ObamaFoundation is we wanna shine a spotlight on the ways that people are giving back, we want those folks to know each other, to start expanding a network of leaders across fields and across disciplines, and what I've discovered is is that there are amazing leaders everywhere, Michael, but they're separated right now. And we don't talk about what they're doing. And I appreciate the fact that
Giannisis private but and I like that in him, by the way, he's just focused. You don't see him 'cause momma did a good job, so he's not running around, he's like, no, I'm in the gym, then I'm going home, which is great, but I do want you to be a little more public,
Giannis, because you have something to give when it comes to giving back, and you can...
set an example for people, and that, I think, is the purpose of our
conversationhere today, and I'll talk a little bit more at the end about what the foundation is doing more specifically, but I just wanna say how proud I am of them. There's one last point I wanna make that I think is common with the three, with these three outstanding individuals. Each of them talked out of their own personal experience. So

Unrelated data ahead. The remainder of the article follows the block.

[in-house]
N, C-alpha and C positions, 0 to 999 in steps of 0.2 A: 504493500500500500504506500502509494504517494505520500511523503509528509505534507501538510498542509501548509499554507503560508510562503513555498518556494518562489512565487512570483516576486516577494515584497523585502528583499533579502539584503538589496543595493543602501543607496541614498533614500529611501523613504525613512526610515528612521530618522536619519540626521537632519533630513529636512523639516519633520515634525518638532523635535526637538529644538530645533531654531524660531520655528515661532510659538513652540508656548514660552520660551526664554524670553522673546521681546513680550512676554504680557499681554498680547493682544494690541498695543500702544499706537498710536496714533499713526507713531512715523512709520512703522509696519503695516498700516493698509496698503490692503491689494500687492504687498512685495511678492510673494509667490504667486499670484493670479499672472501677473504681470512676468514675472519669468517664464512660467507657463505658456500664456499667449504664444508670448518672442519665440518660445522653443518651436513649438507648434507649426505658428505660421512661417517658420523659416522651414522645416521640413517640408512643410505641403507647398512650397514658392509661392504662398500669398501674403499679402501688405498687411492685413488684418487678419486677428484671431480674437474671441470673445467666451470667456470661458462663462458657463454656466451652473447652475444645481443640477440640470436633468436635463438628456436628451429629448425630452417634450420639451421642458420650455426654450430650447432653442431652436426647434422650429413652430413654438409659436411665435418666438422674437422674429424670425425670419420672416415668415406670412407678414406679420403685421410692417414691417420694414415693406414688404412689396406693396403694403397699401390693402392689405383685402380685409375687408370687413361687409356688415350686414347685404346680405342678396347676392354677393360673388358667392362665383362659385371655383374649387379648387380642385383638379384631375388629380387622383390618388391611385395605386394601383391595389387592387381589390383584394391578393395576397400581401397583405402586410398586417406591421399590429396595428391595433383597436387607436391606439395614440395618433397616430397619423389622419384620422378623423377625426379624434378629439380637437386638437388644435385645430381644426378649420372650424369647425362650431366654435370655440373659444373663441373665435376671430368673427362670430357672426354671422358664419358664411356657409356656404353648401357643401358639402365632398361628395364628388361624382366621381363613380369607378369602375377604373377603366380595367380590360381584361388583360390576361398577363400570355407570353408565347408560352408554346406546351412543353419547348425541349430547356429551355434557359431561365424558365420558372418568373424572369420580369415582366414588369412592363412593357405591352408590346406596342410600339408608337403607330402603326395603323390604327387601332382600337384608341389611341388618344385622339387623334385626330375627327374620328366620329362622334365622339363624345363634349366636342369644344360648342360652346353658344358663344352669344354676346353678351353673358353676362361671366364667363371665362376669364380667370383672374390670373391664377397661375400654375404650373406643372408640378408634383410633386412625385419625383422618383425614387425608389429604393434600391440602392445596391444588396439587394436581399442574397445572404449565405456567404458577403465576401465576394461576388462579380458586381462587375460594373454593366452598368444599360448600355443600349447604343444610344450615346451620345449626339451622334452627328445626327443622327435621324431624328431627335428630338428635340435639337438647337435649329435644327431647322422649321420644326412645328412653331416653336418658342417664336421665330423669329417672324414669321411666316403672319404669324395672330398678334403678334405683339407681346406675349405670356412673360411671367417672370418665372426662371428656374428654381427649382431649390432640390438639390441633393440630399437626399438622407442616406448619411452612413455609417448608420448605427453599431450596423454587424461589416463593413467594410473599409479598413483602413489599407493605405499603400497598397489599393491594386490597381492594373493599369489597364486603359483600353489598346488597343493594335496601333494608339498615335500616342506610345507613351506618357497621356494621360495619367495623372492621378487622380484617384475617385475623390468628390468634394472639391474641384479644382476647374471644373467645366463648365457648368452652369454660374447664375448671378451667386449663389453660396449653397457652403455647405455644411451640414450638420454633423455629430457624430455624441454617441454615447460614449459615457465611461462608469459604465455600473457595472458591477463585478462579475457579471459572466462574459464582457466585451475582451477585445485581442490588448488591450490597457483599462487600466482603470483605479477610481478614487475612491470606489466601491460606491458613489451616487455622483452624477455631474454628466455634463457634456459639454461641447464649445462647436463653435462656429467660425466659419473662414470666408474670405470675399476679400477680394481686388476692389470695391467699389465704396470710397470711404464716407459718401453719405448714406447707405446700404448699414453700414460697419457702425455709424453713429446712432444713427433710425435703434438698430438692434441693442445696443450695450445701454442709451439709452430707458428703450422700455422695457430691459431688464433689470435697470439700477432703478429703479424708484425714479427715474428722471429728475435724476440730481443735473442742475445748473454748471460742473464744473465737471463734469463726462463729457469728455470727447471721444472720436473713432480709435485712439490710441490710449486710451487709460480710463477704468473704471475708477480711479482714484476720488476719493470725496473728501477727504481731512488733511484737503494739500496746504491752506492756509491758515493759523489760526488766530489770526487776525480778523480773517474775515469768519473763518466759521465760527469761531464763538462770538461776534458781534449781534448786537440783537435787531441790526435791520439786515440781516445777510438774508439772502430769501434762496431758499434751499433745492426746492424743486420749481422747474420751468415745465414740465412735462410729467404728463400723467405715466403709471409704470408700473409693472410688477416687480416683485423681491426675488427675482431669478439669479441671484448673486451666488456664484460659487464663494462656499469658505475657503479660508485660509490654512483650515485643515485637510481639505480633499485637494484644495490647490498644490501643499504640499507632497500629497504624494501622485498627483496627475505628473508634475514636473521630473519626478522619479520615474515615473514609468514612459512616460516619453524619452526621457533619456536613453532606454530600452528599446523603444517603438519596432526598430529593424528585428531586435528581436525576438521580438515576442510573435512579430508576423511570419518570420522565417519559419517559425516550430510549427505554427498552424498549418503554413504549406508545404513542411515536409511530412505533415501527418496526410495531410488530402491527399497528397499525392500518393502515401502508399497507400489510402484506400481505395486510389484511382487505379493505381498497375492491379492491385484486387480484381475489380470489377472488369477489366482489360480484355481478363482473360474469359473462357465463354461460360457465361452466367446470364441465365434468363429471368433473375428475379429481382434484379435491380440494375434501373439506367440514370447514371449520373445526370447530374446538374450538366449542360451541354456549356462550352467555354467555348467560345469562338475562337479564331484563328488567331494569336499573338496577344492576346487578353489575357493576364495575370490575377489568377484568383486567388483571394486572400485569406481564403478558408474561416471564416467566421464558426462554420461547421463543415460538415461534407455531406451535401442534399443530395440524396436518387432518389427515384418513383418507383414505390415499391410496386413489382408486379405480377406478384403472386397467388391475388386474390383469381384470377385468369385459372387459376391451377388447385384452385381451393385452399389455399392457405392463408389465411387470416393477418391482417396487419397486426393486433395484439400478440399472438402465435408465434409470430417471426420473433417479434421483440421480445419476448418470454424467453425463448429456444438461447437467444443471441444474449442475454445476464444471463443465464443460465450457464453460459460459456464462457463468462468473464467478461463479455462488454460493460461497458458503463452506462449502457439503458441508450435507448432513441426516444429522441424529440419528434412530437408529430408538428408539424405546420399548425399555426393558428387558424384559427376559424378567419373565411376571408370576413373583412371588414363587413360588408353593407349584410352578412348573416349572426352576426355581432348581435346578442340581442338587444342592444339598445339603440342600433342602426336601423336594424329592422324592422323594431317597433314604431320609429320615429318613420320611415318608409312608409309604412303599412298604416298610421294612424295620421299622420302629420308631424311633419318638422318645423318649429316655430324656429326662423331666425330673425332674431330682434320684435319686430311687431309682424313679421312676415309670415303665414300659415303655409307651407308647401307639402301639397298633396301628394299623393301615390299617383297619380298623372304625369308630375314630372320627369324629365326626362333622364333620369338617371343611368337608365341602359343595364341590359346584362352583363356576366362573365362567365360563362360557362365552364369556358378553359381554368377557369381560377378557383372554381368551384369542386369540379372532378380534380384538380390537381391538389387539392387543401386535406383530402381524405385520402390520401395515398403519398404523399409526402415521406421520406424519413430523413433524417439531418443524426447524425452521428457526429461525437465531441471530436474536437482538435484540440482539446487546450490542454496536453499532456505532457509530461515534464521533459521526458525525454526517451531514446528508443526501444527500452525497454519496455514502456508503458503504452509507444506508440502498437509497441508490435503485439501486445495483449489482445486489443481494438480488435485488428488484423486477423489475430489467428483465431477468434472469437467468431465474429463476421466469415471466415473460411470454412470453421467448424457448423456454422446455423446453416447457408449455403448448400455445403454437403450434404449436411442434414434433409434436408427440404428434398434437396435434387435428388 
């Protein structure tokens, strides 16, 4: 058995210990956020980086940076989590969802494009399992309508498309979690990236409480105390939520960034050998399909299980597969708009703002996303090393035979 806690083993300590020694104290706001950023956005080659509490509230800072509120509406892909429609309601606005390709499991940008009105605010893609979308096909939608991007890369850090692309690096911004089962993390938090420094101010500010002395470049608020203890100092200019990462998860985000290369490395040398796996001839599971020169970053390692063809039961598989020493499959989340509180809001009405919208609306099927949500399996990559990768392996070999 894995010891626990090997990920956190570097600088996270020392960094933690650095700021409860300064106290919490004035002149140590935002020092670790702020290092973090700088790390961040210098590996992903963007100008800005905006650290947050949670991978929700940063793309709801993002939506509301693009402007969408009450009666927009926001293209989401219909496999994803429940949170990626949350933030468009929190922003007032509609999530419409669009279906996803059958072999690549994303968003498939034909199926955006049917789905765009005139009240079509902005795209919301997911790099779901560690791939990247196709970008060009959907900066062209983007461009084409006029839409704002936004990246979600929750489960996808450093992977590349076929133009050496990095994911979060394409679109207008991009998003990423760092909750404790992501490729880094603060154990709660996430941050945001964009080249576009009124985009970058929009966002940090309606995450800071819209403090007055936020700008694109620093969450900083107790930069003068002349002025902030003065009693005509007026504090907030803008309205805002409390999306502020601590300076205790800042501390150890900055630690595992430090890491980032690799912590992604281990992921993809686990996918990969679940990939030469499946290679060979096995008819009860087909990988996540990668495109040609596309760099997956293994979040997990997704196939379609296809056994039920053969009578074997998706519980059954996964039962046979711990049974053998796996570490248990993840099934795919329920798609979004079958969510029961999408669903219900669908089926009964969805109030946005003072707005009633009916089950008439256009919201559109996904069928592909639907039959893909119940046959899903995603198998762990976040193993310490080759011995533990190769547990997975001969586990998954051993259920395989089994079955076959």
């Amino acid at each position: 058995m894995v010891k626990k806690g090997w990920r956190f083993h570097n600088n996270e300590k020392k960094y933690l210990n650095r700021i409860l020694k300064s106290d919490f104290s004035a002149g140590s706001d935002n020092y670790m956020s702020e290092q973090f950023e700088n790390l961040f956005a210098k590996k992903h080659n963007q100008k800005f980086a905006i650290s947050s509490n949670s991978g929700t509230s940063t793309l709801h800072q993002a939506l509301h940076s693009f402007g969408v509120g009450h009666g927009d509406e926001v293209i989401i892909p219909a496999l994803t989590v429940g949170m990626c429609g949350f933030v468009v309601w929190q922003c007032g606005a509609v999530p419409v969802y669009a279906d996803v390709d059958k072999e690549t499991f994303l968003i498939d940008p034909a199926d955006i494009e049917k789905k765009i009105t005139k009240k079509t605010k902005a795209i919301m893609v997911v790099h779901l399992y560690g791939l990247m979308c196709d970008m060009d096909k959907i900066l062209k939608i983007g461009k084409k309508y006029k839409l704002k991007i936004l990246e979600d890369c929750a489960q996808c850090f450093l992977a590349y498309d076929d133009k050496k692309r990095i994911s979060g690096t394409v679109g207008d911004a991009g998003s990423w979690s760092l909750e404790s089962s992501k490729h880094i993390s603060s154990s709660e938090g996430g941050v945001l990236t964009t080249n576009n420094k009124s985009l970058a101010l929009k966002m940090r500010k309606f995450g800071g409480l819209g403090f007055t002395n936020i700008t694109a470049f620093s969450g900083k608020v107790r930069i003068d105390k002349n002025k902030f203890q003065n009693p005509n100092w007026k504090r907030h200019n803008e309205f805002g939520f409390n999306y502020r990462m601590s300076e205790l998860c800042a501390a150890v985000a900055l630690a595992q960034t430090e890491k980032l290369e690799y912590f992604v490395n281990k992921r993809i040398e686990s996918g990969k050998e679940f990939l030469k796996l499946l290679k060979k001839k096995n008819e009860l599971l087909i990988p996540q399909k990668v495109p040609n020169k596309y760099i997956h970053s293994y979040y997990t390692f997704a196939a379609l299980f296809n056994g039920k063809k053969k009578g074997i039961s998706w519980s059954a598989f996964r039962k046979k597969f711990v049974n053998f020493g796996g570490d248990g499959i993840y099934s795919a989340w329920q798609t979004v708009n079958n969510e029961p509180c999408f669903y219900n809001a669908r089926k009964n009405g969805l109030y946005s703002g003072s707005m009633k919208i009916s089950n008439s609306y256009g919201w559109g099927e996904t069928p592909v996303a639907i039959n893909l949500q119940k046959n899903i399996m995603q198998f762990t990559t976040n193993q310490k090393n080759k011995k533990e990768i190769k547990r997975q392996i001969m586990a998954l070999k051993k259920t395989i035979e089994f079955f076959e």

Chrisgot mad about when he say the resources in the schools that he can now afford to send his kid to, in part, because he knows what it's like in some of these other schools. And
Giannisis talking about giving back, in part, because he remembers his mother working as hard as she could and still having to deal with a whole bunch of stuff that comes with being an immigrant. And,